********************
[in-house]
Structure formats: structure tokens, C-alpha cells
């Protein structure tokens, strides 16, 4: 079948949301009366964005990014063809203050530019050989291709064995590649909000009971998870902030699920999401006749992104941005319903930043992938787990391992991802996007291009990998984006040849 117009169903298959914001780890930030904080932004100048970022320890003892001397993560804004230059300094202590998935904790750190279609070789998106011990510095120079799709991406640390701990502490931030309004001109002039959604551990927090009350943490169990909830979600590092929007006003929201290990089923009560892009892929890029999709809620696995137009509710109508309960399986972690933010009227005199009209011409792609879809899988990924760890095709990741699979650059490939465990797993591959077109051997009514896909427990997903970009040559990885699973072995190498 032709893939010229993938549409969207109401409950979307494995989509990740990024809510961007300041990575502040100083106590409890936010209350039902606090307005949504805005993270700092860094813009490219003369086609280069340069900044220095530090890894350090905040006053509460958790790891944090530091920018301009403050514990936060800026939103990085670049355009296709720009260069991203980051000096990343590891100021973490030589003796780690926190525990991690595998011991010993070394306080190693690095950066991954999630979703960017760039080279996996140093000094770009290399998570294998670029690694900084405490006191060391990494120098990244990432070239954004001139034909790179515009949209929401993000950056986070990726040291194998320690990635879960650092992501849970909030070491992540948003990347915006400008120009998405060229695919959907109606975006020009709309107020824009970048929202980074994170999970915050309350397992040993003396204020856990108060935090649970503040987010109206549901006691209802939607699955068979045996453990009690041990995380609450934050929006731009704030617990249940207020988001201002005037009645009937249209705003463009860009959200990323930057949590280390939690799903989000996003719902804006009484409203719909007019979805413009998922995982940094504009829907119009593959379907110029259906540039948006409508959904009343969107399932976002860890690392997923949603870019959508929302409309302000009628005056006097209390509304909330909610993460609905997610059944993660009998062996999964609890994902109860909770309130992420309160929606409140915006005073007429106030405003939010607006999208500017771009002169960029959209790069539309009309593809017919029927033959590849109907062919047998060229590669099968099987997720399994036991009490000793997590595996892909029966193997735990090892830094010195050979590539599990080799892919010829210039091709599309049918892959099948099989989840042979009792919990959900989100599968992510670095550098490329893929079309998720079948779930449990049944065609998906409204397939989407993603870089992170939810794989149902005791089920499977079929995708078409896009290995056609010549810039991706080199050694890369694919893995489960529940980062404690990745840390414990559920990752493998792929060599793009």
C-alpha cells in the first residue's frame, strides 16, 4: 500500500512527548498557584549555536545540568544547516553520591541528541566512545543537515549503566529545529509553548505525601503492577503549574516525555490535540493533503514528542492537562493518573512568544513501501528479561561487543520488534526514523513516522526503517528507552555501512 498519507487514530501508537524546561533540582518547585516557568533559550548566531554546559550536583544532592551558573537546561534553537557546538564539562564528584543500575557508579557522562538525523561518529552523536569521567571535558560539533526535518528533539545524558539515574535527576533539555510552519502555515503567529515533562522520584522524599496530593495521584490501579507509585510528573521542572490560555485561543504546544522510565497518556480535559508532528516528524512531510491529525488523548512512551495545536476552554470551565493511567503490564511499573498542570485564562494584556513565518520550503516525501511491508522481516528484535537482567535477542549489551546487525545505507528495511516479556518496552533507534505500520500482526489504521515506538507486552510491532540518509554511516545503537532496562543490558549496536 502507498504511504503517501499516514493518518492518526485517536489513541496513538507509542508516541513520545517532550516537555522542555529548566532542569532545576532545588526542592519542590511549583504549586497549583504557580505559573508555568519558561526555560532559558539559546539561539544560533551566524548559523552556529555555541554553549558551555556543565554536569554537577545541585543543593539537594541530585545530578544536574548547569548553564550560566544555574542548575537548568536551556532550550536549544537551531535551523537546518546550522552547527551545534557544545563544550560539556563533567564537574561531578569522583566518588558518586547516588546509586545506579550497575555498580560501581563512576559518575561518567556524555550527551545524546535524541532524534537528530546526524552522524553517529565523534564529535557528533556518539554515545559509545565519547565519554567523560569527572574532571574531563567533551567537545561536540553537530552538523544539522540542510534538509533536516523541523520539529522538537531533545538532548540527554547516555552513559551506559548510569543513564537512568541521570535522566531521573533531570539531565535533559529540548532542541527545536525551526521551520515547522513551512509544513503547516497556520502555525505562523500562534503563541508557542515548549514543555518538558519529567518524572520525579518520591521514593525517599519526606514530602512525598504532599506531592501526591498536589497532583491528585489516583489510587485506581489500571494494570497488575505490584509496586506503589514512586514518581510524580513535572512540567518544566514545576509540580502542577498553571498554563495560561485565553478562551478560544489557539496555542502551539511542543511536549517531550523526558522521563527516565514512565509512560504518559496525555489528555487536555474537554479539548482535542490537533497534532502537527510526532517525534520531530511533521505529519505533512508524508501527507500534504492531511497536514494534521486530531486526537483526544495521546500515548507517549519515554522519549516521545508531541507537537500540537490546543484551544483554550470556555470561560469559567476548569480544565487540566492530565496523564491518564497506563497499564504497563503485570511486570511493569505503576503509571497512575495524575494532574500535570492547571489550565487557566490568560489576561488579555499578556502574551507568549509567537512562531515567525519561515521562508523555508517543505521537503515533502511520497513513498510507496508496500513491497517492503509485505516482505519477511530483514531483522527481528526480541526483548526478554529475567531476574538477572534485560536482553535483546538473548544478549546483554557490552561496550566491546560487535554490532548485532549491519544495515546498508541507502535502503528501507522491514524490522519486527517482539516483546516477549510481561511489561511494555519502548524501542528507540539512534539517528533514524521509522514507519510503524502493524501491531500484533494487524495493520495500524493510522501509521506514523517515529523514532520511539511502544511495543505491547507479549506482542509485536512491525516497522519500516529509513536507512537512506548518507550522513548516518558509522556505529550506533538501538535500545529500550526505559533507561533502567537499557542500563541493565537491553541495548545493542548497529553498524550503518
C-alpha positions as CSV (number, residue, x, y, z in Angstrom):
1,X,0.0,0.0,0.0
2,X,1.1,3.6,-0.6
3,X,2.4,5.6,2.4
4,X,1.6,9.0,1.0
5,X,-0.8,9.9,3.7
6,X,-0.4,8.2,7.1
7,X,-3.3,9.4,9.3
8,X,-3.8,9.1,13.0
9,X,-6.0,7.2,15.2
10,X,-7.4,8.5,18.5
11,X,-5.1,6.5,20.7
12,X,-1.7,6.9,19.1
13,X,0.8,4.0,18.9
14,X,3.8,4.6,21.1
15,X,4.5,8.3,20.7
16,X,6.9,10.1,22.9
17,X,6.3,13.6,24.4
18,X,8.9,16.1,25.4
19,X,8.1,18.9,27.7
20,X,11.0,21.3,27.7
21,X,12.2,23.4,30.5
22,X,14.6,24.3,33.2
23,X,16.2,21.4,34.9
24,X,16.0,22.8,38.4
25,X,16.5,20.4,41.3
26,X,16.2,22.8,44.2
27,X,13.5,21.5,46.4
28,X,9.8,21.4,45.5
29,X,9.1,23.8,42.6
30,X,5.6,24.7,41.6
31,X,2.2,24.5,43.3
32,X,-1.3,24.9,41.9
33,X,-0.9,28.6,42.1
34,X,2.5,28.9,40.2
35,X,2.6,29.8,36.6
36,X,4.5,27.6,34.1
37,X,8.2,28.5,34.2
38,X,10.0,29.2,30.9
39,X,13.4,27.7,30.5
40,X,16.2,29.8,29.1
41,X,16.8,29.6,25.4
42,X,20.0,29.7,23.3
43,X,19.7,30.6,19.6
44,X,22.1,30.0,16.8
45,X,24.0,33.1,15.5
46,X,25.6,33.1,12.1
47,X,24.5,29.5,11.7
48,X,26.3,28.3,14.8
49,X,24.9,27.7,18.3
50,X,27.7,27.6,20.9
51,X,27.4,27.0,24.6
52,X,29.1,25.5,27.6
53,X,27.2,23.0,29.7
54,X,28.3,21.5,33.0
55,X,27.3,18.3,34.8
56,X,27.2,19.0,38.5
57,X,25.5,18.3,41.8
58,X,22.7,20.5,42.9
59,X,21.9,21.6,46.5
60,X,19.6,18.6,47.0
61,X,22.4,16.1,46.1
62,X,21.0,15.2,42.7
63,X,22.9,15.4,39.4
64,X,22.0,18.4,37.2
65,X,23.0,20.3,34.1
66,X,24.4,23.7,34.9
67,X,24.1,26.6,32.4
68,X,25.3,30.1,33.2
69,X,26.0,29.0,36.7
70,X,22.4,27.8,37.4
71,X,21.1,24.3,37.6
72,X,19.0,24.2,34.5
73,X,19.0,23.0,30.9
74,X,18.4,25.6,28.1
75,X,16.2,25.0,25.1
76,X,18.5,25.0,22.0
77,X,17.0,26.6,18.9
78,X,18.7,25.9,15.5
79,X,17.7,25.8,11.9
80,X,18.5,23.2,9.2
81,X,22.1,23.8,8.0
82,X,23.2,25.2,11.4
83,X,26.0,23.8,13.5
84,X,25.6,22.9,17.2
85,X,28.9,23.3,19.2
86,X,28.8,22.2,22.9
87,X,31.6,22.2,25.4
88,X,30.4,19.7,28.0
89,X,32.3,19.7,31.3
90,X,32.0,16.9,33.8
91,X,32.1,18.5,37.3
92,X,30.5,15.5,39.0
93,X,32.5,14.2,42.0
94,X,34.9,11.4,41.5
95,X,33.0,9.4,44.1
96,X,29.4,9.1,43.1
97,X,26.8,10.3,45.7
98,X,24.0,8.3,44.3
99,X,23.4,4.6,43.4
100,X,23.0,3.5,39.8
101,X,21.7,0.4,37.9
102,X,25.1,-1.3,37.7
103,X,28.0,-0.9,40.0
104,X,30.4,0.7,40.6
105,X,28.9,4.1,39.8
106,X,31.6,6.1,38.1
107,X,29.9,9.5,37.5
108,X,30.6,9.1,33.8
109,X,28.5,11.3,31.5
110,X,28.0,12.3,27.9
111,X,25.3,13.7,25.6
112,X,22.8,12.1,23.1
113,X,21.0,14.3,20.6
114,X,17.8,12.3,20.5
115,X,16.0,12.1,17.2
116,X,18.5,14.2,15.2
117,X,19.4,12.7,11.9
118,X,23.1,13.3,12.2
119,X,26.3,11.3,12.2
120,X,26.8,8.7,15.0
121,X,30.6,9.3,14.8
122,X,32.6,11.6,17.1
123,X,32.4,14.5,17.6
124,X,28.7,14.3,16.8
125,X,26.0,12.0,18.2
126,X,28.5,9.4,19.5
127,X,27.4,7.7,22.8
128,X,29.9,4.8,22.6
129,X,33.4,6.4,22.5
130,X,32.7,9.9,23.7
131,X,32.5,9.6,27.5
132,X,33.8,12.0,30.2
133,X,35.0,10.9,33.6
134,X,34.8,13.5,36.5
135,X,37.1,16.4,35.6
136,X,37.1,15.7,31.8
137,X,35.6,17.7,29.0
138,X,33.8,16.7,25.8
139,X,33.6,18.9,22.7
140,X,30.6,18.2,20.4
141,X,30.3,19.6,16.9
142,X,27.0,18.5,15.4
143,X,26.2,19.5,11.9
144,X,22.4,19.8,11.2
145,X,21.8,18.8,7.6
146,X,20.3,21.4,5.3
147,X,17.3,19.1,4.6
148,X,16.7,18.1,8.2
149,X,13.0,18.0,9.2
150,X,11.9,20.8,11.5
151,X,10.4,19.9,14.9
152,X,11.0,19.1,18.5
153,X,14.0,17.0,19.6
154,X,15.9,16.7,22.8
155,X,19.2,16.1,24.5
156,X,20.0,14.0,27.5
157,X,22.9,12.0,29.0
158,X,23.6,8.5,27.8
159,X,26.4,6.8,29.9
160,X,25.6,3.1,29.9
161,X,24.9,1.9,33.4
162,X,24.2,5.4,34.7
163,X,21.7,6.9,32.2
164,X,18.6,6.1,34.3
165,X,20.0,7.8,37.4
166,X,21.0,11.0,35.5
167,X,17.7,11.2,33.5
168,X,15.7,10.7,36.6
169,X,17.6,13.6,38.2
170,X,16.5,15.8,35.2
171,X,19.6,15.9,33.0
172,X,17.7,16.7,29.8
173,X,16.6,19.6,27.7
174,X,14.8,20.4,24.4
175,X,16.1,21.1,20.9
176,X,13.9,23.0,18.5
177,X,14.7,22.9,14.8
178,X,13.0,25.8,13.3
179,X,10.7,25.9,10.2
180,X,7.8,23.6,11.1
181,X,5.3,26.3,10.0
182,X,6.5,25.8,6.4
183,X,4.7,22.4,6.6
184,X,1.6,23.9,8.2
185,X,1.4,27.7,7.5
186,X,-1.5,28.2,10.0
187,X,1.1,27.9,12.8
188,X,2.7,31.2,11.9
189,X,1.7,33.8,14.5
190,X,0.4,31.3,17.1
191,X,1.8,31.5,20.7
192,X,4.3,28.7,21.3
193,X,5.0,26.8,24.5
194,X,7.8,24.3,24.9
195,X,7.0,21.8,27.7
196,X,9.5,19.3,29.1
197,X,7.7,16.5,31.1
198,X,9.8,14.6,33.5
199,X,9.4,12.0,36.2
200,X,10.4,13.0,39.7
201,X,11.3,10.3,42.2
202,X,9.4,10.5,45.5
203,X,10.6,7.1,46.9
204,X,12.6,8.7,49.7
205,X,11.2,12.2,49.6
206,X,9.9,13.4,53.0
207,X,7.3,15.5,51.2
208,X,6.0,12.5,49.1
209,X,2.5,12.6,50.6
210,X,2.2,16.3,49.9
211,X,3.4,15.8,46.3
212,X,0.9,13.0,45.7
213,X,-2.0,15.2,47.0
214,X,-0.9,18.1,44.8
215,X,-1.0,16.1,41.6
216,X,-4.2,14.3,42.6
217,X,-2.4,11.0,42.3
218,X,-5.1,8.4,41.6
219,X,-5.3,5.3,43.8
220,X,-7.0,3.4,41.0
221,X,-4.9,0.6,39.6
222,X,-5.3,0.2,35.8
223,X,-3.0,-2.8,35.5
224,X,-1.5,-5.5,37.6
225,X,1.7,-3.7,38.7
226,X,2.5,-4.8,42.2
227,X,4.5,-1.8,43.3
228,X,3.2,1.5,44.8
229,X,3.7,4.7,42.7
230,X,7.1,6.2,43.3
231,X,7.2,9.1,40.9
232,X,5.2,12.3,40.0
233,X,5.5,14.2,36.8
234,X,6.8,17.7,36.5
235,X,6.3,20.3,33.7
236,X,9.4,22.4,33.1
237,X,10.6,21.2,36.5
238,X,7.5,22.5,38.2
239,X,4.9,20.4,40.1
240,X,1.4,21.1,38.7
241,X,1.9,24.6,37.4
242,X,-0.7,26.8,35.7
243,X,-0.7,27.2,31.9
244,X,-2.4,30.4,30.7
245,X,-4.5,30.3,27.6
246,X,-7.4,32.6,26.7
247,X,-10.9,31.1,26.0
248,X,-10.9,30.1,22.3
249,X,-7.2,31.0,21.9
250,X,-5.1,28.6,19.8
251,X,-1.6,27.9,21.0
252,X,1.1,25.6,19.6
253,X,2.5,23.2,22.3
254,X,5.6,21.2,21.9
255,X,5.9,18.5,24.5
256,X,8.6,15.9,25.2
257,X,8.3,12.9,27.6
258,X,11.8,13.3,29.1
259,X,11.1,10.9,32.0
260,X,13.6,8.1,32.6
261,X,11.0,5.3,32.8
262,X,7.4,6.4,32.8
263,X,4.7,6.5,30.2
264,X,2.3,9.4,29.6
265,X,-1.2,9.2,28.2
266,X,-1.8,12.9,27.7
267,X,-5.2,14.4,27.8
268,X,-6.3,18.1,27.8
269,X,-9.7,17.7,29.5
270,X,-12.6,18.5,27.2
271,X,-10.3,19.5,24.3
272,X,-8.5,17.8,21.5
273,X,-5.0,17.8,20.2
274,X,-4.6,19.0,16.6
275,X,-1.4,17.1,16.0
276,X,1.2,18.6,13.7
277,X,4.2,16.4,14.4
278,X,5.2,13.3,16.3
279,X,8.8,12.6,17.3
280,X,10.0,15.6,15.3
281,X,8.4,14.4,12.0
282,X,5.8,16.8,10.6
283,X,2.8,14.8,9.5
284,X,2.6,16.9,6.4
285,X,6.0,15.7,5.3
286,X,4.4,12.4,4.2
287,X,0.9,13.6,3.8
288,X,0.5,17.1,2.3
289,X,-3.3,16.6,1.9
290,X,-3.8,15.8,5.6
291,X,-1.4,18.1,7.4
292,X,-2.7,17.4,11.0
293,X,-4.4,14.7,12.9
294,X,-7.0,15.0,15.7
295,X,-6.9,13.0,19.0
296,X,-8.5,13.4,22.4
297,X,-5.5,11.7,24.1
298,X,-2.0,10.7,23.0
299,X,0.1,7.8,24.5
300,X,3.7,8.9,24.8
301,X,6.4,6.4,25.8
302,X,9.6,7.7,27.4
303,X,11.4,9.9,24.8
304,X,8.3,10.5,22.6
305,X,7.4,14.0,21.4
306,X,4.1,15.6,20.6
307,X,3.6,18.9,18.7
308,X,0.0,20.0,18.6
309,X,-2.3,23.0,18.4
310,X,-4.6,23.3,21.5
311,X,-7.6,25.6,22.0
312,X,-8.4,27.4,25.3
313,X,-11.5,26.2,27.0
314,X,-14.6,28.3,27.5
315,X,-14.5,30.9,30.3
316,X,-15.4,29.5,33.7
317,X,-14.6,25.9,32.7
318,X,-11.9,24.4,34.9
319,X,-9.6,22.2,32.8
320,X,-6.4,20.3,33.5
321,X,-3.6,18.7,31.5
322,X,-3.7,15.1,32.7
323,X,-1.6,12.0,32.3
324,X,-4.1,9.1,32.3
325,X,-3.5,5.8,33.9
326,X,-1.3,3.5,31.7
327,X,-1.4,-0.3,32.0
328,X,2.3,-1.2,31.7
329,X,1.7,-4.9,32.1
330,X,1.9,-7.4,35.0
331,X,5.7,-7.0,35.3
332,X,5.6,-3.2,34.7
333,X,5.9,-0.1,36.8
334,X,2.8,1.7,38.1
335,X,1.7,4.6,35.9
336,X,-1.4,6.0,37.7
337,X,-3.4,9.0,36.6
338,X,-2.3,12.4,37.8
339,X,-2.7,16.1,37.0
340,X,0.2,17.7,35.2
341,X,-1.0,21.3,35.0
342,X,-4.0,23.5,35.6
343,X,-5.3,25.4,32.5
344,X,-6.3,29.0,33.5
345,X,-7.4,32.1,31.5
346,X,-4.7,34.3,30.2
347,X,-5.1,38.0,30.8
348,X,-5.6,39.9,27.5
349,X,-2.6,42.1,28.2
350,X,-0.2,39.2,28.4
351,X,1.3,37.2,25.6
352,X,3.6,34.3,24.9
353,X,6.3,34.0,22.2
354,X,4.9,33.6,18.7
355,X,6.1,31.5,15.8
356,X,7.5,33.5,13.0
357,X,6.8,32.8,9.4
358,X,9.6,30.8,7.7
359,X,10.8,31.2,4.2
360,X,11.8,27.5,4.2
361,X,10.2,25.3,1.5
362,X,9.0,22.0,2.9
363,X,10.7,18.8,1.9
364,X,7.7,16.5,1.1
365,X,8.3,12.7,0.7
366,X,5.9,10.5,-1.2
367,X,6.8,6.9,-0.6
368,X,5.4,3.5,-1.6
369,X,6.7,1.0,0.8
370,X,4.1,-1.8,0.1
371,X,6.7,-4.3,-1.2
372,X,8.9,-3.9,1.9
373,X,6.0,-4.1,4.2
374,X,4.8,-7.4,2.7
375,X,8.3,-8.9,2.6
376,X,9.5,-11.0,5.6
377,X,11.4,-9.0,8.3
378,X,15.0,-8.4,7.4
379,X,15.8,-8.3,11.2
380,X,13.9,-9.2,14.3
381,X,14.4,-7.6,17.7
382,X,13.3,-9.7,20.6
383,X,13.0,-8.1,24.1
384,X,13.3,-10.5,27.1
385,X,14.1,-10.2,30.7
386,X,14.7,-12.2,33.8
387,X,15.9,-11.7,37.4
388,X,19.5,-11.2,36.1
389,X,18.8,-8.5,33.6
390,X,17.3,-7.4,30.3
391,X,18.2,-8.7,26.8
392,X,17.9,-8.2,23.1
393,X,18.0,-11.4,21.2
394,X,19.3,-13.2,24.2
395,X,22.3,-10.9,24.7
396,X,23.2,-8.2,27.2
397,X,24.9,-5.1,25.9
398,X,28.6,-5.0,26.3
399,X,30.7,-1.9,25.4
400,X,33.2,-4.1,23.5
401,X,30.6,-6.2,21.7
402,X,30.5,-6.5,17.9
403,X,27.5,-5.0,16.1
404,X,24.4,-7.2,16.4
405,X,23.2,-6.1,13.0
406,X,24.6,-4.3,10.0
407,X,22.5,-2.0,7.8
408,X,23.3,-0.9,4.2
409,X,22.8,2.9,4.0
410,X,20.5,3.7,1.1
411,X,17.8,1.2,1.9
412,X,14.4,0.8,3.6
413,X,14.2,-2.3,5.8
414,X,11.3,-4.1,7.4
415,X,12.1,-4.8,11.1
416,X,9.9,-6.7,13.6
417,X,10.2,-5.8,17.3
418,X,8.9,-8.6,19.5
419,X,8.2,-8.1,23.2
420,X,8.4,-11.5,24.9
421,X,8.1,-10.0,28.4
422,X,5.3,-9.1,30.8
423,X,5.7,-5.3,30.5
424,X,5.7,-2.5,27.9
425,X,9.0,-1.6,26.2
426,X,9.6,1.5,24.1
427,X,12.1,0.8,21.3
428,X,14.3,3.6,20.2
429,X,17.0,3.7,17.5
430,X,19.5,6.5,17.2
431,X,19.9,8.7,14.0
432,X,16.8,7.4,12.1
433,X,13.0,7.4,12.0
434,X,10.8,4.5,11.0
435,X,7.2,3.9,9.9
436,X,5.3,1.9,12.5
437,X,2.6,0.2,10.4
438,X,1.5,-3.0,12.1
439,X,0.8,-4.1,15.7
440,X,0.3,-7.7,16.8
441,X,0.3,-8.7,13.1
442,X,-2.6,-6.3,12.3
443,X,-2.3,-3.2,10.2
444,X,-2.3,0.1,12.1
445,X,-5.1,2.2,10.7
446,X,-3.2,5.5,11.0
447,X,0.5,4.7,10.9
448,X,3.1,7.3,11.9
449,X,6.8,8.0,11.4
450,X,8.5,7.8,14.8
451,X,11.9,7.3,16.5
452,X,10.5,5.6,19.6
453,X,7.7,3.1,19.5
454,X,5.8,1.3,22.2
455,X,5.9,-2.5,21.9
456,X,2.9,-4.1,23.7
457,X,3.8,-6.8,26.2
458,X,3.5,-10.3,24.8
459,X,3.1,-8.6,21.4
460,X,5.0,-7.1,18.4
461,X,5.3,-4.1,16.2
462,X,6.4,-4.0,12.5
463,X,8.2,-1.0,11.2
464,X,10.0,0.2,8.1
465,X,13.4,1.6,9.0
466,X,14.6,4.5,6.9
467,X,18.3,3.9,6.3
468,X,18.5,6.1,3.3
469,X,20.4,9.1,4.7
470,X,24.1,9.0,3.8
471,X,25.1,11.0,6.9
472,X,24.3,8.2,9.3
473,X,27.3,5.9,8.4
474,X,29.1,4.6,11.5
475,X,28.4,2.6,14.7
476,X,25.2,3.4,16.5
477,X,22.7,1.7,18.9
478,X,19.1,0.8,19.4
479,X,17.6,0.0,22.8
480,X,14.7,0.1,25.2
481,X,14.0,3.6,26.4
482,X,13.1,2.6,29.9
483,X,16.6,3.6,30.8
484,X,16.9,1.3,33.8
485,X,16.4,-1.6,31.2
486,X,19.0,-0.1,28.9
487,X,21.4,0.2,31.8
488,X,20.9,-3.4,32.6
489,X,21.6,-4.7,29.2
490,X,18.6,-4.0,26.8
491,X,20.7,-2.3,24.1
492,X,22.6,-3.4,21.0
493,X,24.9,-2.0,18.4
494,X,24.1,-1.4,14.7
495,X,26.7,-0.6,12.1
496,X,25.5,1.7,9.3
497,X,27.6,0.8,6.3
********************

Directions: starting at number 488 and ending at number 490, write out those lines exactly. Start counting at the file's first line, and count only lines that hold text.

483,X,16.6,3.6,30.8
484,X,16.9,1.3,33.8
485,X,16.4,-1.6,31.2